Abbreviations in community posts

Tags: #<Tag:0x00007f29ff63b480> #<Tag:0x00007f29ff63b340> #<Tag:0x00007f29ff63b200> #<Tag:0x00007f29ff63b0c0>


I’ve just had to lookup this one: Electronic Press Kit (EPK).




FLOSS browser

There are a number of related terms and abbreviations for free and open-source software (FOSS or F/OSS), or free/libre and open-source software (FLOSS or F/LOSS – FLOSS is the FSF-preferred term).



I used a TLA and noticed it did not get picked up. Or maybe it is too geeky?

CSV is Comma Separate Values.

Or a way to make a plain dumb text file work as a database record.


Name, Rank, Number
Clegg, Corporal, 83954032
Pepper, Sergeant, 19654654


IHMO the C can also stand for “Character” so CSV could also mean “Character Separated Values”.
I’m wrong?

Your example is also true with:
Name; Rank; Number
Clegg; Corporal; 83954032
Pepper; Sergeant; 19654654


@InvisibleMan78 it is Commas that separate the values. So Comma Separated Values is the standard meaning.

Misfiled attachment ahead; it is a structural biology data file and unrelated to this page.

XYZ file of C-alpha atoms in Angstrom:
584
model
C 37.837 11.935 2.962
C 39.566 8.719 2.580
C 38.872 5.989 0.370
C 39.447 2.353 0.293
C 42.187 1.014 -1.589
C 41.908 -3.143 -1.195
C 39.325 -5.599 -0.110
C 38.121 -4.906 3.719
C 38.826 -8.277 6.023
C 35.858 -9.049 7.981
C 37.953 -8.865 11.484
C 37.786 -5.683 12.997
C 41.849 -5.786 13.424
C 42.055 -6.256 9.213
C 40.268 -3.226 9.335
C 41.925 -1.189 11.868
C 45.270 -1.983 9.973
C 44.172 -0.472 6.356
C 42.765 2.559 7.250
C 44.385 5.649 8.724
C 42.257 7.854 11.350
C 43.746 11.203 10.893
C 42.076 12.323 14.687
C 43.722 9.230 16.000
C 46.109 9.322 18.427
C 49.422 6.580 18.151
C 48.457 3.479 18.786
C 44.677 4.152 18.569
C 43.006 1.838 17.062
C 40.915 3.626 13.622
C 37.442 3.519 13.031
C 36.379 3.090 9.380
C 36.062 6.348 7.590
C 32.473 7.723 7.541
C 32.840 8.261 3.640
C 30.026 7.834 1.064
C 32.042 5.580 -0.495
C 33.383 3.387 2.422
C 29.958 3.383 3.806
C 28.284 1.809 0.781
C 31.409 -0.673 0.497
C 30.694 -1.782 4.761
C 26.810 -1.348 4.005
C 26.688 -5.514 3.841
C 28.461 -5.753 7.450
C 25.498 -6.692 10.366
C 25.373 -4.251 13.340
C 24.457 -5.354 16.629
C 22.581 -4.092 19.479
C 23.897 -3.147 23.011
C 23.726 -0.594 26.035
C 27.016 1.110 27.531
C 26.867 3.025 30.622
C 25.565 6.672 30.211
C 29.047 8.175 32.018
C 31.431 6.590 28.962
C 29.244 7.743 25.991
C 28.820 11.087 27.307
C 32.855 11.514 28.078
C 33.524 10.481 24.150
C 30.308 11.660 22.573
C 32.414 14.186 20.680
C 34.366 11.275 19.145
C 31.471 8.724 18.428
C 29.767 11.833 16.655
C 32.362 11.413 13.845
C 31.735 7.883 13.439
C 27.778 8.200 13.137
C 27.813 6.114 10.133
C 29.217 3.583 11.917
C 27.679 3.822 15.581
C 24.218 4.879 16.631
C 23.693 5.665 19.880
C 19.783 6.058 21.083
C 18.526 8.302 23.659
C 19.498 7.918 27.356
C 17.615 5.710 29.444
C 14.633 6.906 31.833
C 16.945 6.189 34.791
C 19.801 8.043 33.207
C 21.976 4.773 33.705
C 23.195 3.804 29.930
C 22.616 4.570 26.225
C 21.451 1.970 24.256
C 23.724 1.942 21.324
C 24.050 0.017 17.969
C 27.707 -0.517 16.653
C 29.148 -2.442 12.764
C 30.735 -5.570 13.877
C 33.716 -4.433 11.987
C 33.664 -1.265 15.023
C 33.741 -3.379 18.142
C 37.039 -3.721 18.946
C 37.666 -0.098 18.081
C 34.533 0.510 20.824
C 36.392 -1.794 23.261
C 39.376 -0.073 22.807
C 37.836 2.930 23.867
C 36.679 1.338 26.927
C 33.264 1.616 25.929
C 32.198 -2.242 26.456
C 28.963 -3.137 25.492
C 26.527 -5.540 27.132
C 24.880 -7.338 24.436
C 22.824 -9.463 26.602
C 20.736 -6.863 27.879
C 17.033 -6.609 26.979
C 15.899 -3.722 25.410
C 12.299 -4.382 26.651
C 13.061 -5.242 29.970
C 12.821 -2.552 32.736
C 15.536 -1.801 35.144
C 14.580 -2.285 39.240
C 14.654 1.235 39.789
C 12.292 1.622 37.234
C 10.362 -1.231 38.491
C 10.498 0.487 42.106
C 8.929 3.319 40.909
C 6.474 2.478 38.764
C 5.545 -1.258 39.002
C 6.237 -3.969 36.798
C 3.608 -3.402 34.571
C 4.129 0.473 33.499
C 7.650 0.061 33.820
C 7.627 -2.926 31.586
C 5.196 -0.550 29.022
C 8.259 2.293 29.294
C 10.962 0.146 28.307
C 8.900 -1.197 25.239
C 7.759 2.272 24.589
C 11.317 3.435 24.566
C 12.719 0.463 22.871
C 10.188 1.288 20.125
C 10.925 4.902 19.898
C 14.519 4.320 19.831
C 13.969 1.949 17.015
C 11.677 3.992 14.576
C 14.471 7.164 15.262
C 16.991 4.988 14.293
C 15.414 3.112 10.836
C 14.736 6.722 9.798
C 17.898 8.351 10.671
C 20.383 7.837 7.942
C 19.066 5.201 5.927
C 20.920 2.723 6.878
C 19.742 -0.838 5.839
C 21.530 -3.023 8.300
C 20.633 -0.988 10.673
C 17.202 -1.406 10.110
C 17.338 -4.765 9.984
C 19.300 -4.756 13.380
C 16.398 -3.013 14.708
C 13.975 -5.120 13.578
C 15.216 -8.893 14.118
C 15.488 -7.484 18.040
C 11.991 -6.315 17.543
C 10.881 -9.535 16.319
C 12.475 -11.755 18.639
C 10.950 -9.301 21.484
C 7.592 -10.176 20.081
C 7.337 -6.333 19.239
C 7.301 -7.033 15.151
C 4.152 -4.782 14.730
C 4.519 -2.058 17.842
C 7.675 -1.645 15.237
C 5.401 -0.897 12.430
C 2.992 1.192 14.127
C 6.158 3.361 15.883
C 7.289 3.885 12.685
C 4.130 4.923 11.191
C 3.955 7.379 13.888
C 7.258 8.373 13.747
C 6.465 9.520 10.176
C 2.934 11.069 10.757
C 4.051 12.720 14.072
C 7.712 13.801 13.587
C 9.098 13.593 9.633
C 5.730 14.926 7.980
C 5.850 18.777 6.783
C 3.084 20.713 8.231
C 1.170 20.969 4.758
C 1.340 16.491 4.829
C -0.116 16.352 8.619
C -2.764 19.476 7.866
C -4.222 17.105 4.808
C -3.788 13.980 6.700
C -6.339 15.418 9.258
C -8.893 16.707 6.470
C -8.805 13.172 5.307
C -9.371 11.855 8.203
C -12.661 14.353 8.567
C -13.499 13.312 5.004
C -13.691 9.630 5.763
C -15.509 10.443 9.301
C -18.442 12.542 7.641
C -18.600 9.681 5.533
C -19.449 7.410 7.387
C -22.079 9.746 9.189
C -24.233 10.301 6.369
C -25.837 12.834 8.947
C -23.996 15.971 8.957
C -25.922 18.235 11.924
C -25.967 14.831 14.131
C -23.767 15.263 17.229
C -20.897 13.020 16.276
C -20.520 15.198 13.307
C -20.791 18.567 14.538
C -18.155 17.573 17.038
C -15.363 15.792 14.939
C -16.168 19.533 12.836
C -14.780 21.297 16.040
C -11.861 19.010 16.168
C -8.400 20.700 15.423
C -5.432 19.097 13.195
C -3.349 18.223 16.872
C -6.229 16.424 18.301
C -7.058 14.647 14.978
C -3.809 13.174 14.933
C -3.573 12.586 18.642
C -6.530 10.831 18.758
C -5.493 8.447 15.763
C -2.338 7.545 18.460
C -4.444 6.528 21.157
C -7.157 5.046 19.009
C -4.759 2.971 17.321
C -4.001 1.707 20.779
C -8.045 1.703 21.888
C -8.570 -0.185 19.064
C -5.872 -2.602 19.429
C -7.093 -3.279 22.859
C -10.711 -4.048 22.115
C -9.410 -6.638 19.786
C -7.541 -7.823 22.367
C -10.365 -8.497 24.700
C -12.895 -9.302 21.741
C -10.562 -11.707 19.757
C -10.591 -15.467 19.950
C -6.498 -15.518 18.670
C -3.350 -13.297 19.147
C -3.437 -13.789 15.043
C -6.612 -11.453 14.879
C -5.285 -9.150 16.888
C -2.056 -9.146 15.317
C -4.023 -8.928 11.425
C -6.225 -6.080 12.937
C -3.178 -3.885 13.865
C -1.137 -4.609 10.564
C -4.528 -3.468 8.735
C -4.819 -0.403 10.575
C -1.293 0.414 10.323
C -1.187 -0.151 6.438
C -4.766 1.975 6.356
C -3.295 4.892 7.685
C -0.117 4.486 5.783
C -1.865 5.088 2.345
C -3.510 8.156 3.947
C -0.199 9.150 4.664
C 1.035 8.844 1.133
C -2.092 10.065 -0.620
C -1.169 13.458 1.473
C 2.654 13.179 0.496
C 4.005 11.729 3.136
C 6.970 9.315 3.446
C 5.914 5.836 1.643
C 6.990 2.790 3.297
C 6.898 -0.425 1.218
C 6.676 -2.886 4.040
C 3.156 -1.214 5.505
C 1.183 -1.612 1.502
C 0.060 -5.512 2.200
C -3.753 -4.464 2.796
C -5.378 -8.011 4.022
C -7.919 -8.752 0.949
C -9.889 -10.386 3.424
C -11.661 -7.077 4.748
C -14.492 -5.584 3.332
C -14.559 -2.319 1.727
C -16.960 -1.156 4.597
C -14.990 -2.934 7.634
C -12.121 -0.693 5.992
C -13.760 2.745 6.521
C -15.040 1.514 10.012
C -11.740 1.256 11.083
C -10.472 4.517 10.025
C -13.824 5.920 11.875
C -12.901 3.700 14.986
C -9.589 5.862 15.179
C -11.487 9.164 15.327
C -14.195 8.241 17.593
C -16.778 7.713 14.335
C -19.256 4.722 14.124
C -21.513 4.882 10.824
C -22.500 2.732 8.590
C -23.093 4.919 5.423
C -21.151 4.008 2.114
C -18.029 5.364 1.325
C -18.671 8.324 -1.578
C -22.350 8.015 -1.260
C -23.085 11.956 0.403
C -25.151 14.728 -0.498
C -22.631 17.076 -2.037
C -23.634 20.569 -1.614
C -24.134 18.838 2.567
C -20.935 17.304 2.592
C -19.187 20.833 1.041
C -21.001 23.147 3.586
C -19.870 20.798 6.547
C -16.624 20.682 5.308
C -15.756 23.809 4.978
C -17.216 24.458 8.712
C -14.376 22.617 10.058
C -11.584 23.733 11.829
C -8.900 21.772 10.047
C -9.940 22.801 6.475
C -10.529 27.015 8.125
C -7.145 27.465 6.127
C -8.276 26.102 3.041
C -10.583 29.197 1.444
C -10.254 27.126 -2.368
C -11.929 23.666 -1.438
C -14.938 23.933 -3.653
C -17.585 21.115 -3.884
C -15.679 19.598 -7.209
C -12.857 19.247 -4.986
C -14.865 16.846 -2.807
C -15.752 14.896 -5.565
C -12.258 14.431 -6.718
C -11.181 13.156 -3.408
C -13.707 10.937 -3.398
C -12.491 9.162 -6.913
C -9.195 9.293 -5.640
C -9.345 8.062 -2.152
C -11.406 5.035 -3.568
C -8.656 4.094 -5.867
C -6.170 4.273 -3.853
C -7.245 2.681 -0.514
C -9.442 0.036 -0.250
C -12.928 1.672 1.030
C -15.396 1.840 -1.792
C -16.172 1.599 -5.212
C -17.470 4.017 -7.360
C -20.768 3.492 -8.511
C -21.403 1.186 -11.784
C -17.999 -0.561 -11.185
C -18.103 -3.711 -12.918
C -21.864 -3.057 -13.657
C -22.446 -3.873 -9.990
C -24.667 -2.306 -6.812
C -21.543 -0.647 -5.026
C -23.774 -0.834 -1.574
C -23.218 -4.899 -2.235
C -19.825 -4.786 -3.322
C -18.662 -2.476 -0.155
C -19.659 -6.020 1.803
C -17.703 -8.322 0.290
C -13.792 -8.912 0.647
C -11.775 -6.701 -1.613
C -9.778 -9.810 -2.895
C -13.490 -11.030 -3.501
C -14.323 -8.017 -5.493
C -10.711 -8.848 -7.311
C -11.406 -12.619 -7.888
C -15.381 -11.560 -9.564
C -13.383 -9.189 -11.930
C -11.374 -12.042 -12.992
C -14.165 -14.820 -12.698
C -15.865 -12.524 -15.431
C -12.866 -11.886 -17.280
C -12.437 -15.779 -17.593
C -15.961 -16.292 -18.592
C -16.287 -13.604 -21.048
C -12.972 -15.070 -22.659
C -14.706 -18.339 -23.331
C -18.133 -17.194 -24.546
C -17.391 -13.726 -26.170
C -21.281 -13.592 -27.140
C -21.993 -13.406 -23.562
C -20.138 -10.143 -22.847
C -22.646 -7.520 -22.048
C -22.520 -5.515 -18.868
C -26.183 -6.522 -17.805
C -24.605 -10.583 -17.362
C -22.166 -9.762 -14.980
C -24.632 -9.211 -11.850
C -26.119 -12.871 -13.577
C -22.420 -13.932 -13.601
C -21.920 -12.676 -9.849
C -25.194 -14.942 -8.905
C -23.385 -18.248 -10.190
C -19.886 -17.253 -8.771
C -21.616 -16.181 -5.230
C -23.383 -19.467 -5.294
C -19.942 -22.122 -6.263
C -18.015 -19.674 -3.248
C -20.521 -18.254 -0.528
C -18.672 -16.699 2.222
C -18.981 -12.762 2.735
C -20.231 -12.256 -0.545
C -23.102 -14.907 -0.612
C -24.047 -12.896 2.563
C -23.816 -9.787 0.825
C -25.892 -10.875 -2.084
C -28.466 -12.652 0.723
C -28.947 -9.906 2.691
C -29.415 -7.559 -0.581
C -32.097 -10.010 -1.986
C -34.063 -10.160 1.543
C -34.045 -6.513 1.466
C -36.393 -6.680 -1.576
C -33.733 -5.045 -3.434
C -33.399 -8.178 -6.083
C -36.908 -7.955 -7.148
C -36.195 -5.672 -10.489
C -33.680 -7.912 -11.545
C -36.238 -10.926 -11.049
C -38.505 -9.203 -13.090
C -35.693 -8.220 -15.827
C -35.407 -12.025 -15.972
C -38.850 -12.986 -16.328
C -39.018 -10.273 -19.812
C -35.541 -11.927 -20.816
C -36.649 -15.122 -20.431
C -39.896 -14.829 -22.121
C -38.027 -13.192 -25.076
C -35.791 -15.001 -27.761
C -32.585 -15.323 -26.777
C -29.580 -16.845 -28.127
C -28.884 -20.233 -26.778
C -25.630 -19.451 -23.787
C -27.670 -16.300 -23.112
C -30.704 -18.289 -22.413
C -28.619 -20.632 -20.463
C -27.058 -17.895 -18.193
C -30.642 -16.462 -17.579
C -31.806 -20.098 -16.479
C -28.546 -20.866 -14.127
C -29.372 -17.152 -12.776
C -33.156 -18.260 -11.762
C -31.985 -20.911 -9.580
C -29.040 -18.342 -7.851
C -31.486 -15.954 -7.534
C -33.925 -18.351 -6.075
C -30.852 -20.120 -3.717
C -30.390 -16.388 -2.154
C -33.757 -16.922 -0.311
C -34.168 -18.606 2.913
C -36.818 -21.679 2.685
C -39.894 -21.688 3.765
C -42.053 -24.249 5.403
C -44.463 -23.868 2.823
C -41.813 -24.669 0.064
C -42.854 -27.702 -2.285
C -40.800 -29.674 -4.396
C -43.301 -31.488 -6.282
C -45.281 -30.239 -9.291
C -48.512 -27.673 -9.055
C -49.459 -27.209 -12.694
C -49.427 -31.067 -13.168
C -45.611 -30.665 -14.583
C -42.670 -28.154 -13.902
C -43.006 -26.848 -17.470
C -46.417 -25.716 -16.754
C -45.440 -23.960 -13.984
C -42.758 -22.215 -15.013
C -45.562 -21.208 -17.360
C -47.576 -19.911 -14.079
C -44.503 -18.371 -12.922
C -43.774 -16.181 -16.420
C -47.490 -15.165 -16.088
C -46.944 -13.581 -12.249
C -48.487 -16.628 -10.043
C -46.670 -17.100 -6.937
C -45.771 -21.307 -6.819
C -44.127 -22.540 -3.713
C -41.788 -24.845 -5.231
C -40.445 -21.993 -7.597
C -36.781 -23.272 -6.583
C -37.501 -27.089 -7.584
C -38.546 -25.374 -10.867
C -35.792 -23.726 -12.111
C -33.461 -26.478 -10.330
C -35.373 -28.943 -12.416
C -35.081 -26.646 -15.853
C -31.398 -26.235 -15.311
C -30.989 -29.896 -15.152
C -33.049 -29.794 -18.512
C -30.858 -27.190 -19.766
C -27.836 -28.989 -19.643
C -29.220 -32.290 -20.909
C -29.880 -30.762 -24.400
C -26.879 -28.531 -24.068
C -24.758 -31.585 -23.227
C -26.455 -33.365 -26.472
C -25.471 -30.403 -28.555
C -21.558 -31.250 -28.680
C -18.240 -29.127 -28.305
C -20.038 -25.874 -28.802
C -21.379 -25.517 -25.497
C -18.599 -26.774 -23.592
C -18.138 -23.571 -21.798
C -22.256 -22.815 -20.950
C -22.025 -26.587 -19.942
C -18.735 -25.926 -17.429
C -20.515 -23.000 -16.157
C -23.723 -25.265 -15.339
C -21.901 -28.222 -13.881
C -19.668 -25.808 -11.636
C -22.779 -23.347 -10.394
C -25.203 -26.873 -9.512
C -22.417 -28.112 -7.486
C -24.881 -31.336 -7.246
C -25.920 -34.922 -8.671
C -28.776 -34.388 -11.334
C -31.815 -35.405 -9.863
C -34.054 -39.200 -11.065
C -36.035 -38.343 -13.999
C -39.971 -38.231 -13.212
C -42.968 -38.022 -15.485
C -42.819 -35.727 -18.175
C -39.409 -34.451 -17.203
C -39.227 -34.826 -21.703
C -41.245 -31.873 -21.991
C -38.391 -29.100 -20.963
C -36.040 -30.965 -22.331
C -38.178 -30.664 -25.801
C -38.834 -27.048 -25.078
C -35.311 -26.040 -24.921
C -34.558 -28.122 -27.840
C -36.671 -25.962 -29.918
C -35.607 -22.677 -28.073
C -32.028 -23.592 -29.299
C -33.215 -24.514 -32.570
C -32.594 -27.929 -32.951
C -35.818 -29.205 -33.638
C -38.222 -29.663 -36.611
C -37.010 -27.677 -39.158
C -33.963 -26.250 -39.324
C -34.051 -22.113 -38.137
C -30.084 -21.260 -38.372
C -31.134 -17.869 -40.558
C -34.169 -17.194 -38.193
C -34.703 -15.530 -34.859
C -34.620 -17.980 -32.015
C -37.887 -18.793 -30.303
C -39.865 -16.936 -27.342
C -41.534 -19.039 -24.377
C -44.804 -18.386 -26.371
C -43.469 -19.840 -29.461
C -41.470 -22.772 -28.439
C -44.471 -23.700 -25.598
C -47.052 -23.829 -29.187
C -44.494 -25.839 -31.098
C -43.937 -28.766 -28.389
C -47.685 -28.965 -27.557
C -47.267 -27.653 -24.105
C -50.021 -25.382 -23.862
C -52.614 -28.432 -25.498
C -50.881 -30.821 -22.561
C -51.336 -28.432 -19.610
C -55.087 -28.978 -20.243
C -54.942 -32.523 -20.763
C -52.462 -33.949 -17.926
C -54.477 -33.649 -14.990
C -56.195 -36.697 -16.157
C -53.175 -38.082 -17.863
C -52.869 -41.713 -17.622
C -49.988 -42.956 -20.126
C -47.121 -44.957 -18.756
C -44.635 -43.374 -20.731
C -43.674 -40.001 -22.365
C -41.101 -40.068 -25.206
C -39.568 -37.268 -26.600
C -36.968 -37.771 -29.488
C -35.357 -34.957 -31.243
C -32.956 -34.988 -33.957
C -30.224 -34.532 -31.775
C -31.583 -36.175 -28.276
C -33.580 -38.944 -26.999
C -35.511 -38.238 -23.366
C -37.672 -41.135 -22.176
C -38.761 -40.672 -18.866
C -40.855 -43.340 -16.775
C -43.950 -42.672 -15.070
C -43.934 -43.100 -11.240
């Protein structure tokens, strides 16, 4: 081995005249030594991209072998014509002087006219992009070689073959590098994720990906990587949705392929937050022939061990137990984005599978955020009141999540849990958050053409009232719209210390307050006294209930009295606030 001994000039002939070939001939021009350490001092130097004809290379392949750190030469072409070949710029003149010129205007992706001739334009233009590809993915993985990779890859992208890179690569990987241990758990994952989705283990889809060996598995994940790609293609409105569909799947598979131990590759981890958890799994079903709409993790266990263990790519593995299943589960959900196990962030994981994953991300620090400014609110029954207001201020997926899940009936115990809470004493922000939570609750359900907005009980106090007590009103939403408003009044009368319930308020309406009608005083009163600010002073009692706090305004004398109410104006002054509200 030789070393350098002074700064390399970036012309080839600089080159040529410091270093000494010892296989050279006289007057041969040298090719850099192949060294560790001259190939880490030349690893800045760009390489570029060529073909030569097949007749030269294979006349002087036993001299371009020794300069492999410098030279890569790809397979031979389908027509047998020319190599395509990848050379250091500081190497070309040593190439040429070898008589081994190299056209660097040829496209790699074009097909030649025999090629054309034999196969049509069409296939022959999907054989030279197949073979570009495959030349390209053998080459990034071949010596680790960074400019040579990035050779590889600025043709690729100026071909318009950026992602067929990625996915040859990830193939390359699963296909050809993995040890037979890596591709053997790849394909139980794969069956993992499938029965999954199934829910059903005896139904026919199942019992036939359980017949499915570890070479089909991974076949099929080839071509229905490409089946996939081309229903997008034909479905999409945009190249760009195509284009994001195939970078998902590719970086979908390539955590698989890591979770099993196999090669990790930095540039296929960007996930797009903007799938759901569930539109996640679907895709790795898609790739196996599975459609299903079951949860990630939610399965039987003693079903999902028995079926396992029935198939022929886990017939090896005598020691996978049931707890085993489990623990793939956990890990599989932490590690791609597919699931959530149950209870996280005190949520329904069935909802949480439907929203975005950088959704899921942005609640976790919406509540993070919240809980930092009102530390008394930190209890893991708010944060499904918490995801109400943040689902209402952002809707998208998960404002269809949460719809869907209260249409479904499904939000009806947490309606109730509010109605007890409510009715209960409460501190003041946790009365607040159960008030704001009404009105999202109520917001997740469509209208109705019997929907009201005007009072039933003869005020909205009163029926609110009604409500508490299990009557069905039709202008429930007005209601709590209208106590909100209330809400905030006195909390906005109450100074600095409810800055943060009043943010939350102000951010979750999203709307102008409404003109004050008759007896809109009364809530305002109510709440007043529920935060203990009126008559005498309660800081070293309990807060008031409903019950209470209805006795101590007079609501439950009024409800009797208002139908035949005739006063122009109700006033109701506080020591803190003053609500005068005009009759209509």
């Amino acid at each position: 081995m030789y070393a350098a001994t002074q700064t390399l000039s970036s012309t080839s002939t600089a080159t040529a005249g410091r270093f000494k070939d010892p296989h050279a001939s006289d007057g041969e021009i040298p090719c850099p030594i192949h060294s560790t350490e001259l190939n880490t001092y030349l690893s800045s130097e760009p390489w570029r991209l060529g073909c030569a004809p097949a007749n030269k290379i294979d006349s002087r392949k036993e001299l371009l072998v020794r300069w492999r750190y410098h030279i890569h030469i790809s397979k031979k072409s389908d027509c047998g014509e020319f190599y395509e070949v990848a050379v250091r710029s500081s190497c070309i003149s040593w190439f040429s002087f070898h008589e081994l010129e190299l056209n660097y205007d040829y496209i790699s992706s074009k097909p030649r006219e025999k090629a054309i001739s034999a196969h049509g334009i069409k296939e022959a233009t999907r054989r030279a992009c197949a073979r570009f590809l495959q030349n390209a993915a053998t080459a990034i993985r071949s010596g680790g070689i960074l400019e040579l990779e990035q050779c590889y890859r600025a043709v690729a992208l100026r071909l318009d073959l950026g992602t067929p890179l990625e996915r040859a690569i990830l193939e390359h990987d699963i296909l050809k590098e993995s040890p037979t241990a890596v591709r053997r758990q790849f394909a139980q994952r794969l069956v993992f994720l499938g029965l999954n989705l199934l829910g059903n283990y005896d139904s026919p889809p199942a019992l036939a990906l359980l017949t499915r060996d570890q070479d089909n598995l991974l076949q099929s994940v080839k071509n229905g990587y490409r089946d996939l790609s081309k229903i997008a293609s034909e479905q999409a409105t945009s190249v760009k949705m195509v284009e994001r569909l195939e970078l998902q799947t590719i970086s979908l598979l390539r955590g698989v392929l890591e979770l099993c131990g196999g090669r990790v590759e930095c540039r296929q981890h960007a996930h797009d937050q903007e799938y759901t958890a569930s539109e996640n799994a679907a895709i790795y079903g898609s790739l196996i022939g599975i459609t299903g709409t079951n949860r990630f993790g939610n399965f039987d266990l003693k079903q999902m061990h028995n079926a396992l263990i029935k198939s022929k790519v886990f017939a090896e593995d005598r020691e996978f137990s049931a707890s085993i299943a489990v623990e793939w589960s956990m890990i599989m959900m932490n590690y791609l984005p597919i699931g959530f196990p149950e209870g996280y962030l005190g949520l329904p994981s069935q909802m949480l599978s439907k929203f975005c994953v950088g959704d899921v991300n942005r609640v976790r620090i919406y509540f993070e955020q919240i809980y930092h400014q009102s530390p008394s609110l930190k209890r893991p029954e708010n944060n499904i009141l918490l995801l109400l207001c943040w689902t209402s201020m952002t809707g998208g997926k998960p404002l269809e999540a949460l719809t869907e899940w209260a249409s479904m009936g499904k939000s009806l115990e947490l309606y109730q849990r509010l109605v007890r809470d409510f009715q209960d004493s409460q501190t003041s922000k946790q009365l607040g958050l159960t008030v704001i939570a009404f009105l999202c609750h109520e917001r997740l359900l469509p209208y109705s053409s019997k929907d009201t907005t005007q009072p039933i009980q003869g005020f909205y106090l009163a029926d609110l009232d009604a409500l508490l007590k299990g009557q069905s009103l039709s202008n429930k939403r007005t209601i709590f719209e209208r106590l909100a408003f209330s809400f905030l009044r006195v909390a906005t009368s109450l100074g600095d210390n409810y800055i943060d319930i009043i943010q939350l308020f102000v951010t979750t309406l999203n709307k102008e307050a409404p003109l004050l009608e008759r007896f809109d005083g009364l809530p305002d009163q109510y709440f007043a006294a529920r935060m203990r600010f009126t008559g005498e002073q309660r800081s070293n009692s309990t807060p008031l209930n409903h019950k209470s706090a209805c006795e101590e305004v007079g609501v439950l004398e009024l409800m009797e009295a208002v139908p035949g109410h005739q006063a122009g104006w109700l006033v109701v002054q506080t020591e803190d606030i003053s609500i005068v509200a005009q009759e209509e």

In France we more often separate with semicolons “;” because commas have the same function, in numbers, as dot in English: π = 3,14…
But it’s surely called comma separated values, at the origins, as it was most certainly created in USA. :slight_smile:


@jesus2099 this is not about the way different nations represent numbers. It is simple computer text files from the 1980s. I put the wiki links up there to give details instead of my waffle. It also explains how it is not always literally a “comma” and semicolons are also common separators.


They same the same as I did, maybe better said:

Adjacent fields must be separated by a single comma. However, “CSV” formats vary greatly in this choice of separator character. In particular, in locales where the comma is used as a decimal separator, semicolon, TAB, or other characters are used instead.